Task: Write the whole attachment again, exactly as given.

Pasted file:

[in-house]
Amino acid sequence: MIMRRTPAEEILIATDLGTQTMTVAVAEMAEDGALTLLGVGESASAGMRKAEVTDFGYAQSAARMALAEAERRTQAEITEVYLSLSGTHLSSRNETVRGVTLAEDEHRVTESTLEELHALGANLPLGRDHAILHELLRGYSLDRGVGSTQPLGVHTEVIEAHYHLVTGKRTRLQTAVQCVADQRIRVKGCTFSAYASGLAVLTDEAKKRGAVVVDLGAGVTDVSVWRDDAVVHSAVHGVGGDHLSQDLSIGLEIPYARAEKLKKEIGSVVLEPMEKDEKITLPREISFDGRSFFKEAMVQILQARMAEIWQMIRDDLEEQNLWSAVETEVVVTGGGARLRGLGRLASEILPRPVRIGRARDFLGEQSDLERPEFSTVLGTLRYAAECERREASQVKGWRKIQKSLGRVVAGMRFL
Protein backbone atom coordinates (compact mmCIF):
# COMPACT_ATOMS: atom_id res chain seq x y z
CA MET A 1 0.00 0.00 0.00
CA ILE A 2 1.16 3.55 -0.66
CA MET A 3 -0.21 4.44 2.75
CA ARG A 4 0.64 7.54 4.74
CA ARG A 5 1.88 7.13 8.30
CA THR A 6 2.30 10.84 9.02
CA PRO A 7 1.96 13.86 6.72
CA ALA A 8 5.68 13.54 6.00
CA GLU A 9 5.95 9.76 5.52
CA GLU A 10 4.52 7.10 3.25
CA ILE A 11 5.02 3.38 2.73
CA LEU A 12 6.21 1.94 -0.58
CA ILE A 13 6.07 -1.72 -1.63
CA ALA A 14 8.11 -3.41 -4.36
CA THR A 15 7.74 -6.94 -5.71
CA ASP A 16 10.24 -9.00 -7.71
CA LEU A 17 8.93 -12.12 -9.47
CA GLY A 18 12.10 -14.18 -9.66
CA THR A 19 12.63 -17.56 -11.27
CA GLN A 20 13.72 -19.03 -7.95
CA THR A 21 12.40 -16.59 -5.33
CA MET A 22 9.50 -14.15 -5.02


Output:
[in-house]
Amino acid sequence: MIMRRTPAEEILIATDLGTQTMTVAVAEMAEDGALTLLGVGESASAGMRKAEVTDFGYAQSAARMALAEAERRTQAEITEVYLSLSGTHLSSRNETVRGVTLAEDEHRVTESTLEELHALGANLPLGRDHAILHELLRGYSLDRGVGSTQPLGVHTEVIEAHYHLVTGKRTRLQTAVQCVADQRIRVKGCTFSAYASGLAVLTDEAKKRGAVVVDLGAGVTDVSVWRDDAVVHSAVHGVGGDHLSQDLSIGLEIPYARAEKLKKEIGSVVLEPMEKDEKITLPREISFDGRSFFKEAMVQILQARMAEIWQMIRDDLEEQNLWSAVETEVVVTGGGARLRGLGRLASEILPRPVRIGRARDFLGEQSDLERPEFSTVLGTLRYAAECERREASQVKGWRKIQKSLGRVVAGMRFL
Protein backbone atom coordinates (compact mmCIF):
# COMPACT_ATOMS: atom_id res chain seq x y z
CA MET A 1 0.00 0.00 0.00
CA ILE A 2 1.16 3.55 -0.66
CA MET A 3 -0.21 4.44 2.75
CA ARG A 4 0.64 7.54 4.74
CA ARG A 5 1.88 7.13 8.30
CA THR A 6 2.30 10.84 9.02
CA PRO A 7 1.96 13.86 6.72
CA ALA A 8 5.68 13.54 6.00
CA GLU A 9 5.95 9.76 5.52
CA GLU A 10 4.52 7.10 3.25
CA ILE A 11 5.02 3.38 2.73
CA LEU A 12 6.21 1.94 -0.58
CA ILE A 13 6.07 -1.72 -1.63
CA ALA A 14 8.11 -3.41 -4.36
CA THR A 15 7.74 -6.94 -5.71
CA ASP A 16 10.24 -9.00 -7.71
CA LEU A 17 8.93 -12.12 -9.47
CA GLY A 18 12.10 -14.18 -9.66
CA THR A 19 12.63 -17.56 -11.27
CA GLN A 20 13.72 -19.03 -7.95
CA THR A 21 12.40 -16.59 -5.33
CA MET A 22 9.50 -14.15 -5.02